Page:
If there is one of God’s creations that has constantly been a thorn in the flesh of table grape growers, it is birds. Every year, just as the grapes are turning sweet and juicy and ready for the harvest, swarms of them descent on the vineyards where they can cause a great amount of damage.
On one of Fredo’s first visits to Paarl back in the 1970’s when he was still a journalist, he can remember hearing what sounded like gun shots in the Valley. “That’s to scare away the birds, they mess up our grapes’” explained one grower.
Throughout the years all methods to keep them out of the vineyards have been of little help. “The little buggers keeps coming back,” explained the frustrated growers.
Indeed, the loud bang that would go off next to me and scared the living day lights out of me, seemed to have little effect. After a few scrambles and a flurry of wings early in the morning, as the day wear on, the gunshot, which is actually caused not by a real shotgun, but a contraption installed in the orchard and which were timed to go off very few minutes, the birds would hardly leave their perch on top of the juicy bunches when the ‘gun’ fired. They would literally only jump up, and then settled into their meal again.
At one time a new method was tried. A rubber band was stretched over the vineyard and when the wind blew, it made an unearthly noise, probably associated with one of those indigenous instruments the Australians play. Soon the birds got used to the rubber band and it was back to square one.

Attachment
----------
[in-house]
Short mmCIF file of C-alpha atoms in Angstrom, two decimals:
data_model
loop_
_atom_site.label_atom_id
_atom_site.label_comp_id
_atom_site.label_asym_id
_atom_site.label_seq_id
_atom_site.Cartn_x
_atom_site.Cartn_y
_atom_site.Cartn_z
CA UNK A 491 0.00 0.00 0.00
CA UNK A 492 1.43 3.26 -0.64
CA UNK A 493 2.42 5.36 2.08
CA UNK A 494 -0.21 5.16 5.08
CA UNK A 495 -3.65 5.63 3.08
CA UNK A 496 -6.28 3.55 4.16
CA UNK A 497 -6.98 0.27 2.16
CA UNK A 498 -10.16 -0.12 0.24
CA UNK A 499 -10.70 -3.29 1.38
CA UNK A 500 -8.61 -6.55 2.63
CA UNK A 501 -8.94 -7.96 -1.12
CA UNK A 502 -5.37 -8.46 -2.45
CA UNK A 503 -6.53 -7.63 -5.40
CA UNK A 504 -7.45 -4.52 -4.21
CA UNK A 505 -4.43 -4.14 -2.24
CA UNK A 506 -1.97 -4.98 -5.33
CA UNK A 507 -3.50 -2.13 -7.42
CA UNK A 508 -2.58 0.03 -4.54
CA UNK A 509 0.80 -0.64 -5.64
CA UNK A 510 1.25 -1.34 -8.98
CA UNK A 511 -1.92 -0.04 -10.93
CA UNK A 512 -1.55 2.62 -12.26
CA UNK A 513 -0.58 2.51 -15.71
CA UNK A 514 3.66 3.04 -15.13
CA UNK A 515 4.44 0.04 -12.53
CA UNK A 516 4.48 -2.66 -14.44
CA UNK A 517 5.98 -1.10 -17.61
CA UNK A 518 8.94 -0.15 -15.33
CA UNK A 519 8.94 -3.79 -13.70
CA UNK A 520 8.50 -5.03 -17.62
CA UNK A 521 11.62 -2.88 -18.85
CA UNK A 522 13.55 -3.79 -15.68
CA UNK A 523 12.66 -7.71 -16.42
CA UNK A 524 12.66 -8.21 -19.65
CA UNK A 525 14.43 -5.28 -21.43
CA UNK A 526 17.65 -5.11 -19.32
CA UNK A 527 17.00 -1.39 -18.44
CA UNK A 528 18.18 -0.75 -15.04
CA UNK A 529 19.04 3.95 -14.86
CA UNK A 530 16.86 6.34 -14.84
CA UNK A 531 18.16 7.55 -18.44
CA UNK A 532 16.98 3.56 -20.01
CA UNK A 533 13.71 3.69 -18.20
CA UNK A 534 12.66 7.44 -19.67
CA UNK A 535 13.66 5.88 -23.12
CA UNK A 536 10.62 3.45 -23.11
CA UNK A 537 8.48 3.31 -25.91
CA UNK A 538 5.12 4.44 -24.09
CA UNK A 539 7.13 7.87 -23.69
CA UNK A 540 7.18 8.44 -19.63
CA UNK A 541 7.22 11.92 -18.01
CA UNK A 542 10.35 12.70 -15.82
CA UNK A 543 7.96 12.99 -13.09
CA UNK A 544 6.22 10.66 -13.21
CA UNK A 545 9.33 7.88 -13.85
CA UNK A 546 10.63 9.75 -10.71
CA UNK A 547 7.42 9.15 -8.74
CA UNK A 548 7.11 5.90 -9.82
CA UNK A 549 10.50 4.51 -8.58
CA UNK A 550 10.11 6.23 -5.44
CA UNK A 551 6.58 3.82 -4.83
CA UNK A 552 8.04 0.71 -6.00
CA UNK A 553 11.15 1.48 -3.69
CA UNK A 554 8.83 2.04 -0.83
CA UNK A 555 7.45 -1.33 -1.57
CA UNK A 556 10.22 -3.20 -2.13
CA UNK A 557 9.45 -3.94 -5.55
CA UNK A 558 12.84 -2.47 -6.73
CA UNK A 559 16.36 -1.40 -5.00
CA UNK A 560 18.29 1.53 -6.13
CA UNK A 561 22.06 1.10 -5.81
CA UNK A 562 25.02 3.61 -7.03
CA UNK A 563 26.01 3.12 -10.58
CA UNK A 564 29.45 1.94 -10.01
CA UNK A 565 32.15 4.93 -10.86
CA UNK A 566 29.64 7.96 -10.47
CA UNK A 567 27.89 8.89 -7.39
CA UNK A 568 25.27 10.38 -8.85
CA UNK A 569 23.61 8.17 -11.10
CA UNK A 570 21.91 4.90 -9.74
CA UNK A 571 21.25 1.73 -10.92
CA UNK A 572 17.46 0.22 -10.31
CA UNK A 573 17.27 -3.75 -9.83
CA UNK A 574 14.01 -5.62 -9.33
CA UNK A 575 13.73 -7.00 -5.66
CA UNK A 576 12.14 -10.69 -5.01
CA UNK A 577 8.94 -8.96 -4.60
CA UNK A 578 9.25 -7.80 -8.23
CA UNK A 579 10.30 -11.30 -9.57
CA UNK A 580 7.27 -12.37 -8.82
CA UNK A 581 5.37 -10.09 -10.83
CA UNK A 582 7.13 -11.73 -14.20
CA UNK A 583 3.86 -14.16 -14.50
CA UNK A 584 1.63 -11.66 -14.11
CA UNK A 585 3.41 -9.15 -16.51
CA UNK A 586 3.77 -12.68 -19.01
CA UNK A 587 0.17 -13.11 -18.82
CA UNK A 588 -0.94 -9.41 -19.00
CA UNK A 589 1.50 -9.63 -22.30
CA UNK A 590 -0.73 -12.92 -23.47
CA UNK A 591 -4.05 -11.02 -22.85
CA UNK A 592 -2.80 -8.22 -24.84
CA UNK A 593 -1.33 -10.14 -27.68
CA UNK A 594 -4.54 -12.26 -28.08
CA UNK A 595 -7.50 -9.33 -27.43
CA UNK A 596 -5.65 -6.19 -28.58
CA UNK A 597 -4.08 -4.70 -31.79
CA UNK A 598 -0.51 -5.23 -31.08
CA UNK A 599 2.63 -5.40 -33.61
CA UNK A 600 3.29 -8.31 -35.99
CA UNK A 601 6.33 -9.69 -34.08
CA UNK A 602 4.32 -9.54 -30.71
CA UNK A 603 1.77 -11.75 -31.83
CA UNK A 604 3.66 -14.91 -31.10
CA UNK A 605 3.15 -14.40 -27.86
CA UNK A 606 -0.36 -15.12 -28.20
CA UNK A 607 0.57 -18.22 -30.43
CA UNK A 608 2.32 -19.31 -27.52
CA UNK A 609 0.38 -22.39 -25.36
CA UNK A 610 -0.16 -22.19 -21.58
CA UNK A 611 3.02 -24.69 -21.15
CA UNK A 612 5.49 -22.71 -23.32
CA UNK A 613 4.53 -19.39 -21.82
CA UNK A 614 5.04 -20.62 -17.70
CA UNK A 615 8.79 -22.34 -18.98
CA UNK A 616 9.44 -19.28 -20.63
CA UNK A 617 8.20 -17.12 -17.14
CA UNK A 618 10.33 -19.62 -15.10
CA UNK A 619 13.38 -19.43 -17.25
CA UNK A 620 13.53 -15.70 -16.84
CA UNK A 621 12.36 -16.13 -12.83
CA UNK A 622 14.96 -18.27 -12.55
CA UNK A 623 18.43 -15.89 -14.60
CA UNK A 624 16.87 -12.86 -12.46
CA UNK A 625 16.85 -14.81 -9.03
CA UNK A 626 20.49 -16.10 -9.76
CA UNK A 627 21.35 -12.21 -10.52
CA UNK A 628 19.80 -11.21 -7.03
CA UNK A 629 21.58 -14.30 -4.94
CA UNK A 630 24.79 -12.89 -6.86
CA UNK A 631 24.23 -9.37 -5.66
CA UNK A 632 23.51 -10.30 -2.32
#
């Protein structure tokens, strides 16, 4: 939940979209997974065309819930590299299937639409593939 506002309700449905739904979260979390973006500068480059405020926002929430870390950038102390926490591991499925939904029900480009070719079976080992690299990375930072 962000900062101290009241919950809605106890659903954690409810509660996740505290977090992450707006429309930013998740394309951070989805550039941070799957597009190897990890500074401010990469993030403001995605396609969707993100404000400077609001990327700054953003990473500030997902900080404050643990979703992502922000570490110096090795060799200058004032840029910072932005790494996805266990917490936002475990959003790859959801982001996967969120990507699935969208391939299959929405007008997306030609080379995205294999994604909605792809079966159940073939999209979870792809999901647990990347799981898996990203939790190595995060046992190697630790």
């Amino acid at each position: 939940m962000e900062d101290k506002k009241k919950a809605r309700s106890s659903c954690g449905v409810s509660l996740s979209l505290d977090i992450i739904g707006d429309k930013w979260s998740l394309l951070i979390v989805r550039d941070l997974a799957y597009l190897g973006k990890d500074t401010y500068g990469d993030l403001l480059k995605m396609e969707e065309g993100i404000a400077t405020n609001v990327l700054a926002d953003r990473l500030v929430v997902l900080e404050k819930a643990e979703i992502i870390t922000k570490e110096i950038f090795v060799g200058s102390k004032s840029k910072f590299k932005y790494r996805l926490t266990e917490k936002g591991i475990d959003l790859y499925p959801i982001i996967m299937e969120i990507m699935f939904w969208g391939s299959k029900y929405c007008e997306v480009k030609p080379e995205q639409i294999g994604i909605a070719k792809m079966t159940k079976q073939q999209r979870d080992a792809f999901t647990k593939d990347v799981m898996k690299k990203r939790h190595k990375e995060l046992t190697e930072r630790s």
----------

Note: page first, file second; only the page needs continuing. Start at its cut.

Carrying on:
One can understand the frustration of the grape growers. These bunches had been cared for every day for months and now that they are ready, those sharp beaks would do untold damage. These days, on the export market, a carton of table grapes can easily fetch between R150.00 and R200.00. If you lose only ten bunches, it is a great loss.
Why is Fredo going on so much about the birds and the grapes? Thanks to his friends at the Berg River Table Grape Association, he was given some old documents from meetings of the Association back in the 1970’s. That is where he came across the ‘war on the birds’ as it was termed in the report.
At these meetings the growers spelt out in no uncertain terms what should be done with the birds. Fredo will not discuss all this here – you will have to wait for the day we publish the book on the history on the South African table grape industry next year. It is sufficient to note that the comments may affect sensitive readers.
At the same time researches were instructed to do some investigations and experiments on how the matter could be handled.
As far as Fredo can establish all those efforts had very limited success and today one has to accepted the fact that where there is sweet and juicy fruit, there will be birds who would also like to enjoy their share of the harvest.